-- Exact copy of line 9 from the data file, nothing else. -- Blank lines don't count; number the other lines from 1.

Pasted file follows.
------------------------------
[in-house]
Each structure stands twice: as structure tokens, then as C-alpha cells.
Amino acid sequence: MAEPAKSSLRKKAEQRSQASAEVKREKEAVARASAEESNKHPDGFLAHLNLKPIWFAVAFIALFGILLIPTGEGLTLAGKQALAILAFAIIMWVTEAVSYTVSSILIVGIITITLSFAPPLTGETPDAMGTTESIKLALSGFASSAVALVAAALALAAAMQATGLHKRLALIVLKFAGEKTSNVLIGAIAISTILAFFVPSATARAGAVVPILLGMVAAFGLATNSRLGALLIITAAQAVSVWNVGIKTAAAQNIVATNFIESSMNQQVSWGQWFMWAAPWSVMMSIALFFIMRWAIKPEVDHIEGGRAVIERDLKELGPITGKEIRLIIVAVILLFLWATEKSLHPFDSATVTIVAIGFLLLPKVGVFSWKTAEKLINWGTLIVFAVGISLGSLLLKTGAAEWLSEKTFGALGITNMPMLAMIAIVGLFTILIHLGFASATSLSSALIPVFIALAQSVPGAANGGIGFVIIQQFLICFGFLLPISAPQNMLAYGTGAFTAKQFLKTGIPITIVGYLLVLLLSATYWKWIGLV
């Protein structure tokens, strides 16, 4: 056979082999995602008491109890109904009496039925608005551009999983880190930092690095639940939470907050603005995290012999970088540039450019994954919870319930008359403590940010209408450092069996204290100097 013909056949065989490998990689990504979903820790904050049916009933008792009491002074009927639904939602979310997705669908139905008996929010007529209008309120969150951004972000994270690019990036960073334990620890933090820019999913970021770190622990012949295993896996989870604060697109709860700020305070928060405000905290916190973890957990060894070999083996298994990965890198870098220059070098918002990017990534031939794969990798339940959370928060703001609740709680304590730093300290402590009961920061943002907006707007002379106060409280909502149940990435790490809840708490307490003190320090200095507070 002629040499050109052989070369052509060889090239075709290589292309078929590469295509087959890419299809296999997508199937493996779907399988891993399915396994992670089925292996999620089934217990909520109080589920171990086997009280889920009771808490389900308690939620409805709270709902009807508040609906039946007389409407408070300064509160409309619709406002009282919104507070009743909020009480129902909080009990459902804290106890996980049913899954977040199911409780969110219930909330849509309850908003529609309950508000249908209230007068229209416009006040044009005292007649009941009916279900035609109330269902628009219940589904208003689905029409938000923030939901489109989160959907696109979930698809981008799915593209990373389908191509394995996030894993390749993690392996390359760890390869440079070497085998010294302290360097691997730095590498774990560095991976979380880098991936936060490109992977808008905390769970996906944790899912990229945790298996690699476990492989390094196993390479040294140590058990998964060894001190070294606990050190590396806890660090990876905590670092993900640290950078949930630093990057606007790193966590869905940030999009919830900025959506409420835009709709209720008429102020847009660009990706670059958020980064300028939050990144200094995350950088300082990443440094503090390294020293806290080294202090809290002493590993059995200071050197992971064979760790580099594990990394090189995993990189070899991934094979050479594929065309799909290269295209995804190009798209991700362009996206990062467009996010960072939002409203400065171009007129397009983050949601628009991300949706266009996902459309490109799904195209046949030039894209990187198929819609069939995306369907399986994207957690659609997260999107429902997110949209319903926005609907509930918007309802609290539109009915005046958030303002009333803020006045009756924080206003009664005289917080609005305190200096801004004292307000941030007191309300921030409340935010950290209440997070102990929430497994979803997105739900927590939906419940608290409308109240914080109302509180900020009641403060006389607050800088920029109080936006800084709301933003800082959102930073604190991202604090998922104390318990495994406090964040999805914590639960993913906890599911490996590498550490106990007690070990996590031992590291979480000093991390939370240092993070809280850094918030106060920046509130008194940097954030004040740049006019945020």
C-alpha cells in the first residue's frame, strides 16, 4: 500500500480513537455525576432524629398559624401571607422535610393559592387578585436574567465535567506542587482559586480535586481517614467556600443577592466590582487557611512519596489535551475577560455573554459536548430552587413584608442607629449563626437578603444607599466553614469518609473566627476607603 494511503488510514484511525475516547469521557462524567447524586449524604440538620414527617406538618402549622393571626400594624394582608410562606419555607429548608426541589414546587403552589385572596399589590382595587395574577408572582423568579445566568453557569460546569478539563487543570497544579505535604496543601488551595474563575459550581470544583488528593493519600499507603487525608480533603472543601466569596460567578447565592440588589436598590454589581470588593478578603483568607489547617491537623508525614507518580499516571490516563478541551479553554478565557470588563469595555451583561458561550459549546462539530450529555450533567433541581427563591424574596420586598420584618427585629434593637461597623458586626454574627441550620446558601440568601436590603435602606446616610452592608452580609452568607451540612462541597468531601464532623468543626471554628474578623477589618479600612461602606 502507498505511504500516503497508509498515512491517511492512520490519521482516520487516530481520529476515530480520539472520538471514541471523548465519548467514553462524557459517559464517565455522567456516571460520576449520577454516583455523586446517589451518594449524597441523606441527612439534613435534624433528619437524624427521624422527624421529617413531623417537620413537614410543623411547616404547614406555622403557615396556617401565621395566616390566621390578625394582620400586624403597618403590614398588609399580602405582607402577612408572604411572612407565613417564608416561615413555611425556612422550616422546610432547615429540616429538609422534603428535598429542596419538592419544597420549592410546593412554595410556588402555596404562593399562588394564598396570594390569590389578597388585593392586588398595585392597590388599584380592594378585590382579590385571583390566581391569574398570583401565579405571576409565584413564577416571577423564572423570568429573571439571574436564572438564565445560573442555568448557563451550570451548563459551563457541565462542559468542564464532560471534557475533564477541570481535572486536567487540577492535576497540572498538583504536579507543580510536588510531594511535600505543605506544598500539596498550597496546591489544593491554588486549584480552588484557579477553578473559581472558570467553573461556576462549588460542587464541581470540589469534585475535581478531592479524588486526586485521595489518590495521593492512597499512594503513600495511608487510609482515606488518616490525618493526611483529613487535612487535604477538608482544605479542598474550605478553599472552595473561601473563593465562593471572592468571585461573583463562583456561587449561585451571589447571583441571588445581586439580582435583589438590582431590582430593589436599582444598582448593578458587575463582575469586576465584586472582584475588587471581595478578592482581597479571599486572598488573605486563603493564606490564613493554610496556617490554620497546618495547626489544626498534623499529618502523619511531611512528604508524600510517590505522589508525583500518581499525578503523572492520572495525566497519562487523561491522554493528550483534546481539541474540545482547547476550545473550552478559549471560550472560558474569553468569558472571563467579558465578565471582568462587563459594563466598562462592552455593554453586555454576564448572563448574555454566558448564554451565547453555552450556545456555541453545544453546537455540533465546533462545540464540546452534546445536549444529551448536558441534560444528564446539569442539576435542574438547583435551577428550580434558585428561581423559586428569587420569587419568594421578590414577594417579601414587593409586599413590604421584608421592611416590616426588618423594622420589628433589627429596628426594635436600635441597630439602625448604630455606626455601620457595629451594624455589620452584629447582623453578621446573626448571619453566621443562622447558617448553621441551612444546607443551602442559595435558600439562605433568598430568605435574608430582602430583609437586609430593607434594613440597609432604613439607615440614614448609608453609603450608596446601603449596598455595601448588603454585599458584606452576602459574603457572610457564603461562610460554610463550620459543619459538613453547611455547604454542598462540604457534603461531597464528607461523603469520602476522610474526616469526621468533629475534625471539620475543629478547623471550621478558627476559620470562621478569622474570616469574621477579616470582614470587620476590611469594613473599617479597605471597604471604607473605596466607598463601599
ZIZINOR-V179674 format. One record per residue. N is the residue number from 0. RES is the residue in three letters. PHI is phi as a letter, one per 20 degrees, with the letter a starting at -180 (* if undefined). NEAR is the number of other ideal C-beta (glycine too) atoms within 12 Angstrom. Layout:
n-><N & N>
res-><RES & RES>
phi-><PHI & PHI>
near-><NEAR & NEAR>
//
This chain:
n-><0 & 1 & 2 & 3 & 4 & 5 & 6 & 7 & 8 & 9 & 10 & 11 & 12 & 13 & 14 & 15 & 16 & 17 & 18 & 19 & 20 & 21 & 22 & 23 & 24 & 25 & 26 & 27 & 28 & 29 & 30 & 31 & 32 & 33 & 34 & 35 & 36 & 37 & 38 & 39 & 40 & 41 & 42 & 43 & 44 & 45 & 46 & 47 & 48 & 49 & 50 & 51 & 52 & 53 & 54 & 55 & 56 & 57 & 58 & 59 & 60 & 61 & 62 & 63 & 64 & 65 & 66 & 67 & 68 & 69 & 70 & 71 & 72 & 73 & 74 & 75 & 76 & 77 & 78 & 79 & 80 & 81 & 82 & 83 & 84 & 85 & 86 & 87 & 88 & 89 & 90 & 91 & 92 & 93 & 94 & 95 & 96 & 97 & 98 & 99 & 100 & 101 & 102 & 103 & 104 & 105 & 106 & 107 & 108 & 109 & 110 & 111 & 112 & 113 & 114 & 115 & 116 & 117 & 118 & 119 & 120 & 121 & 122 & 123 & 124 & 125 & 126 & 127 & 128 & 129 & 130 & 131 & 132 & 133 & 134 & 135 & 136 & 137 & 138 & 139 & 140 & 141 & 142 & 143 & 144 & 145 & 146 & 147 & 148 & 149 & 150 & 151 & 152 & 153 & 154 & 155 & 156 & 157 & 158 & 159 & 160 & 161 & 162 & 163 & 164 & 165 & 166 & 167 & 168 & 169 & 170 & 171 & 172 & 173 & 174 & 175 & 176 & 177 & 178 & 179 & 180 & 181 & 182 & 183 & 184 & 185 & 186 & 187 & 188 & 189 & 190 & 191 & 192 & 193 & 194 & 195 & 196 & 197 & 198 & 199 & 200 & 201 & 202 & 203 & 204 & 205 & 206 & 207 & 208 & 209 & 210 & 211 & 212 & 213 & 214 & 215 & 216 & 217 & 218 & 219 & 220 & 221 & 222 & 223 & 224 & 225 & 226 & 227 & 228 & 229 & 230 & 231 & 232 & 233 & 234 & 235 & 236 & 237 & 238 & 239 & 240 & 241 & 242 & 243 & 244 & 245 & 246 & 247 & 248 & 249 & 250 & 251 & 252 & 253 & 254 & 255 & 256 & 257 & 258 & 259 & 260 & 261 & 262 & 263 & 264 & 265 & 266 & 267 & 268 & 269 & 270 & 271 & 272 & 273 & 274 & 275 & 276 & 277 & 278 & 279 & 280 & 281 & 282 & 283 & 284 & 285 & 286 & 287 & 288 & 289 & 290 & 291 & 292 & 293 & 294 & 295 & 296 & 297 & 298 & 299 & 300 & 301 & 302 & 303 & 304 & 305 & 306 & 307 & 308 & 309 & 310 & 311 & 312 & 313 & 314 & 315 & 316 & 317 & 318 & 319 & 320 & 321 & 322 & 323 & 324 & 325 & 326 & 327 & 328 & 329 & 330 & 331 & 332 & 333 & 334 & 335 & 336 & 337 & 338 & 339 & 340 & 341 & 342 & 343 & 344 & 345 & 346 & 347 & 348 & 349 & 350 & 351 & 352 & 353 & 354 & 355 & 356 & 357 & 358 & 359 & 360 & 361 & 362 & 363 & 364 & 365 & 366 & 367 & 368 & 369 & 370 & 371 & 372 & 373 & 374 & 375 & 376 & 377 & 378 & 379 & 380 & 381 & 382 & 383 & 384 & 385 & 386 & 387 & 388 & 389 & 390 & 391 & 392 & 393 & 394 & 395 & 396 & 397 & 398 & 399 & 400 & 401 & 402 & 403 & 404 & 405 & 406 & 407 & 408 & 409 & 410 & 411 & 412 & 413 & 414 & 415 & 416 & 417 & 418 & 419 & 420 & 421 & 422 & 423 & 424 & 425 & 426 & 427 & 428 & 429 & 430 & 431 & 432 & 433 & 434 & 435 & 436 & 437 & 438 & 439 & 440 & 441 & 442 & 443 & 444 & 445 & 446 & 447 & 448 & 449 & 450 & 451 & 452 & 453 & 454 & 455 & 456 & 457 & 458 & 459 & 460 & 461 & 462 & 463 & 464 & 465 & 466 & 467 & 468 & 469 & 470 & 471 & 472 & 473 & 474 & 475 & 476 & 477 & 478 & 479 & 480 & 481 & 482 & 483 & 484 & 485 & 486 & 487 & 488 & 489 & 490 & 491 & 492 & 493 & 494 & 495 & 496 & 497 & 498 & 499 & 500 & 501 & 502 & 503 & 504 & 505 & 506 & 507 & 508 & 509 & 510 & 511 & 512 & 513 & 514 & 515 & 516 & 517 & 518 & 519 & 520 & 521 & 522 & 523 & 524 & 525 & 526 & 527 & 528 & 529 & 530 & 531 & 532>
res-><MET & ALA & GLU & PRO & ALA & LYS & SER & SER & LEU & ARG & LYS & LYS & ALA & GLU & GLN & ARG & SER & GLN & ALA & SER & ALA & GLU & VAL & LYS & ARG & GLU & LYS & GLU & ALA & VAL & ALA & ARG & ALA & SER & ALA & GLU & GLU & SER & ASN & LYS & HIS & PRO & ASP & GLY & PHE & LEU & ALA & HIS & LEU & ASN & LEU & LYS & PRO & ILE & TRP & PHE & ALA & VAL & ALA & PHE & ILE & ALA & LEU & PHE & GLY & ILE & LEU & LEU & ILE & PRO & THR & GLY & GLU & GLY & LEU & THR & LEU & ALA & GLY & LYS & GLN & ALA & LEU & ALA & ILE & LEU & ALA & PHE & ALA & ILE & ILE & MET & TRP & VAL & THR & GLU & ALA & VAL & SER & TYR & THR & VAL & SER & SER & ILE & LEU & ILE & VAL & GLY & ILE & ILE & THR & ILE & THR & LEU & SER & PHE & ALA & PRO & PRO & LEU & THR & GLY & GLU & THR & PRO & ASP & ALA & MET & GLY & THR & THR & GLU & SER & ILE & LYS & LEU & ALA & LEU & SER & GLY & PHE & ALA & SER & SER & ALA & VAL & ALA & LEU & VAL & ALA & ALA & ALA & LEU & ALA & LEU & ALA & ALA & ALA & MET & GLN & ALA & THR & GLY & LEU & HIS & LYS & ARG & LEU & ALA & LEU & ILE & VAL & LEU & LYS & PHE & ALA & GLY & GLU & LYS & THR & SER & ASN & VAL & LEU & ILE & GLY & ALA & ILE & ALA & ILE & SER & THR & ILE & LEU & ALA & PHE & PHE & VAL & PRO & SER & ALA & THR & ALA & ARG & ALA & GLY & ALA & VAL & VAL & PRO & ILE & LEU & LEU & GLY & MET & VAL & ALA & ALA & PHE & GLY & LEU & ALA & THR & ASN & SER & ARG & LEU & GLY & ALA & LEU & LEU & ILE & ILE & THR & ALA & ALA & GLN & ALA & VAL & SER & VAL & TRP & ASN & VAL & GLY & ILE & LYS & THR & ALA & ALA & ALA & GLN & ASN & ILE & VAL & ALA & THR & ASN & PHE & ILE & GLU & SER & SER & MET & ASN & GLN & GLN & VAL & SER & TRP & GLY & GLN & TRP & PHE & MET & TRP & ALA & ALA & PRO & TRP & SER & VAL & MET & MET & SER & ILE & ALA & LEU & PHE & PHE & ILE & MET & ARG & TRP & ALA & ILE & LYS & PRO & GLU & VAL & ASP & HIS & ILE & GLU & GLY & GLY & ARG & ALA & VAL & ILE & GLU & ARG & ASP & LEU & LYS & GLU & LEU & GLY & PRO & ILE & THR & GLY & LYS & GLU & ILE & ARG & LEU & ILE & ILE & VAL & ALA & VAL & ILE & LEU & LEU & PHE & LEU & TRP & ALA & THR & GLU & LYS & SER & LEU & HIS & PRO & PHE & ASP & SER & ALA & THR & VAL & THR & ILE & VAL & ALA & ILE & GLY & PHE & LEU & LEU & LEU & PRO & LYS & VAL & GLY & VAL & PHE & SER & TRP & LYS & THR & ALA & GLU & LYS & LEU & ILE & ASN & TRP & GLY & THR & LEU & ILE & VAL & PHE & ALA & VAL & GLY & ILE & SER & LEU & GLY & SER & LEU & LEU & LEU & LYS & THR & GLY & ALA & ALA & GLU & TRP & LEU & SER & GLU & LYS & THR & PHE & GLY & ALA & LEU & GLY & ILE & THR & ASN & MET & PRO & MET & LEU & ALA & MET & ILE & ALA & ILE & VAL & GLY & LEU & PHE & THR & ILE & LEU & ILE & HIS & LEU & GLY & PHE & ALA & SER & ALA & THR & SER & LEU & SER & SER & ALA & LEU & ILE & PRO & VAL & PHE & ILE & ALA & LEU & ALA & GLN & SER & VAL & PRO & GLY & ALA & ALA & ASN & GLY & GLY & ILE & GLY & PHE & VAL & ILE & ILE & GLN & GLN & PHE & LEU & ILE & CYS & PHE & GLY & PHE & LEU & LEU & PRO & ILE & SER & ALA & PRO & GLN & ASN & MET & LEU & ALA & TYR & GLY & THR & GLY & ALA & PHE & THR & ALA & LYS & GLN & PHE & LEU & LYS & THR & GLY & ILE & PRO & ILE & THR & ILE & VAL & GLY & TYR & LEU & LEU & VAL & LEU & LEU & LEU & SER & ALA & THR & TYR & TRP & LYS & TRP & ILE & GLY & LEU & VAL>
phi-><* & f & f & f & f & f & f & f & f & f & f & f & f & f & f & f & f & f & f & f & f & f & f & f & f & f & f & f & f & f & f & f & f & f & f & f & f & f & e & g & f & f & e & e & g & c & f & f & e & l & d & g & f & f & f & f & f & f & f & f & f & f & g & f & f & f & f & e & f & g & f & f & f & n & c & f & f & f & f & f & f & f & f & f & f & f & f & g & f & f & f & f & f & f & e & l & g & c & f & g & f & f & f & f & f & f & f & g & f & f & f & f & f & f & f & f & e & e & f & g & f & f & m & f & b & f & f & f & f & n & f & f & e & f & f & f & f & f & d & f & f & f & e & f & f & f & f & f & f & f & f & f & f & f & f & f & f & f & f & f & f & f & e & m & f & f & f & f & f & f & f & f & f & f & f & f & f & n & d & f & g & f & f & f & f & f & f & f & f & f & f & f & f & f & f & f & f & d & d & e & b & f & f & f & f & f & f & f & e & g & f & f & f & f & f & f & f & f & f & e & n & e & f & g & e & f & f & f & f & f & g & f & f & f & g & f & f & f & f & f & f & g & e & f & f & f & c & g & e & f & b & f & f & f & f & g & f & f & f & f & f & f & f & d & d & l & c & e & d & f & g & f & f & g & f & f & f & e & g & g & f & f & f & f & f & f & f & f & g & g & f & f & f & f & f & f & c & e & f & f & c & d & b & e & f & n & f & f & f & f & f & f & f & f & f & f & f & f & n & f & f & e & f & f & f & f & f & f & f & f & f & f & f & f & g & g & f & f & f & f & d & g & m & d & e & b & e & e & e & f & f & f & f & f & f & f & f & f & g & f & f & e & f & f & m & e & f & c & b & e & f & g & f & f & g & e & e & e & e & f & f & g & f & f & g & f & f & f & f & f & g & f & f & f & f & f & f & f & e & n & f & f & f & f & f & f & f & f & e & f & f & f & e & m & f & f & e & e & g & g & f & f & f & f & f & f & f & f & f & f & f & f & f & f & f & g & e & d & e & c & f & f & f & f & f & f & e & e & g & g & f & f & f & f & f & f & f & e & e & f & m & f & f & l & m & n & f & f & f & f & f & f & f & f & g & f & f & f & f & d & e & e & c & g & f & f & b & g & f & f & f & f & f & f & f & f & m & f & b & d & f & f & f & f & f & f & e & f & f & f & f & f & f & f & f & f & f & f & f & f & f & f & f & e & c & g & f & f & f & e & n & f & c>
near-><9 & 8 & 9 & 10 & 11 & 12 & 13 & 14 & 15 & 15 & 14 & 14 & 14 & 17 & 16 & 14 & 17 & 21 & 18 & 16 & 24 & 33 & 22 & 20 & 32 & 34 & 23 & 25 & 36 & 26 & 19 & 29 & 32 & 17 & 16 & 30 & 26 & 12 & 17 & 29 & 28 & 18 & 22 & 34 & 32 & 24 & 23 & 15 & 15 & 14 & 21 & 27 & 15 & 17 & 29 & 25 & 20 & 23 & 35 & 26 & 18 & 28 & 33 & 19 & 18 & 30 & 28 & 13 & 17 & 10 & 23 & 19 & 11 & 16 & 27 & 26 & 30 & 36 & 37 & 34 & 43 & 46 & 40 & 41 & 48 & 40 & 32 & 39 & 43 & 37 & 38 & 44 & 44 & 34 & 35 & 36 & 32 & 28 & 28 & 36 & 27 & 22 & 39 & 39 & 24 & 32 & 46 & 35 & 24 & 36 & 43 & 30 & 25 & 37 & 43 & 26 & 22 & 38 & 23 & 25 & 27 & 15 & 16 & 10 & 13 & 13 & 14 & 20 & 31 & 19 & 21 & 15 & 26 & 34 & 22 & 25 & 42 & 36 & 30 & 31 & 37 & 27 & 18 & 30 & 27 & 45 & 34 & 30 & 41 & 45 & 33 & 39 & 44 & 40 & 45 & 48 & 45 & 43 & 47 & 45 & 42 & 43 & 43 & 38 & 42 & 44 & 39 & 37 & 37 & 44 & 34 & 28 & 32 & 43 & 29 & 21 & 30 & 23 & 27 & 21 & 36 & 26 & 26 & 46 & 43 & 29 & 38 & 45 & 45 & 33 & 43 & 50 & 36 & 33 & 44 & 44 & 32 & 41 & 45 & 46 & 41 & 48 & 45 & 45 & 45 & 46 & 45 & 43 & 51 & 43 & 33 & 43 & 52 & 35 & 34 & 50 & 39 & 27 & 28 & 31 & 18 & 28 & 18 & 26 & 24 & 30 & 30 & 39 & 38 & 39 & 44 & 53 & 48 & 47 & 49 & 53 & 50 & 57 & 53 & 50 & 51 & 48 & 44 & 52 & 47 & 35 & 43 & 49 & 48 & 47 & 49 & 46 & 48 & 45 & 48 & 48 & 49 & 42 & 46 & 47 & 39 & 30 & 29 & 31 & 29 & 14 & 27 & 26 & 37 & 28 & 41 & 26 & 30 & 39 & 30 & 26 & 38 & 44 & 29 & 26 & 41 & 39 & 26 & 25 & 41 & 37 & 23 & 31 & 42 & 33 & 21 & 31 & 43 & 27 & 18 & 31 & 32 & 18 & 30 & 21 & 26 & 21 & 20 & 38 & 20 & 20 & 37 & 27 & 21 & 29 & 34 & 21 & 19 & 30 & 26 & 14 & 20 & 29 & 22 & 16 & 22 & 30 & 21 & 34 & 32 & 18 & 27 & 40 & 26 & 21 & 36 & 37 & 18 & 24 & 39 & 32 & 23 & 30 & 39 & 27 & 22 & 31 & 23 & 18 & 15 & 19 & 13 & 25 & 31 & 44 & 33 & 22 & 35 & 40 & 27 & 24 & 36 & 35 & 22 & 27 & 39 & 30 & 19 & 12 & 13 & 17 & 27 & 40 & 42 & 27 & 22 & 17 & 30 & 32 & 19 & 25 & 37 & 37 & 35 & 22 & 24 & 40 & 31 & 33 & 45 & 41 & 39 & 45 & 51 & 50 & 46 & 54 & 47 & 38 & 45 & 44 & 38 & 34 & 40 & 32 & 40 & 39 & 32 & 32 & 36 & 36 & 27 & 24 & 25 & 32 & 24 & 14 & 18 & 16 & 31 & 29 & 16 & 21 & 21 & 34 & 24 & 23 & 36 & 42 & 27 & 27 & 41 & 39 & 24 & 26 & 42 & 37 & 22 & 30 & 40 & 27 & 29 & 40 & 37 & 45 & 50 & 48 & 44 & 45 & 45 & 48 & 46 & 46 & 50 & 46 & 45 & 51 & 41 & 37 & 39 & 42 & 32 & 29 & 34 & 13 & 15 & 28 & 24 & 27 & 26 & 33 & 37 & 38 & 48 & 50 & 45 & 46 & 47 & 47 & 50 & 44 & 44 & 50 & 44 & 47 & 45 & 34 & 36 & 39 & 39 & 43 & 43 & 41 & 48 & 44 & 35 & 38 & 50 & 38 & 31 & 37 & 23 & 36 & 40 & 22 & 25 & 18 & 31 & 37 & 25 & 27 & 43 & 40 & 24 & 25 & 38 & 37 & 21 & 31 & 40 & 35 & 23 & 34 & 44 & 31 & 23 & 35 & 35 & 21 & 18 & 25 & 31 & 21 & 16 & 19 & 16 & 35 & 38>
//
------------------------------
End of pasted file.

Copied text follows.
phi-><PHI & PHI>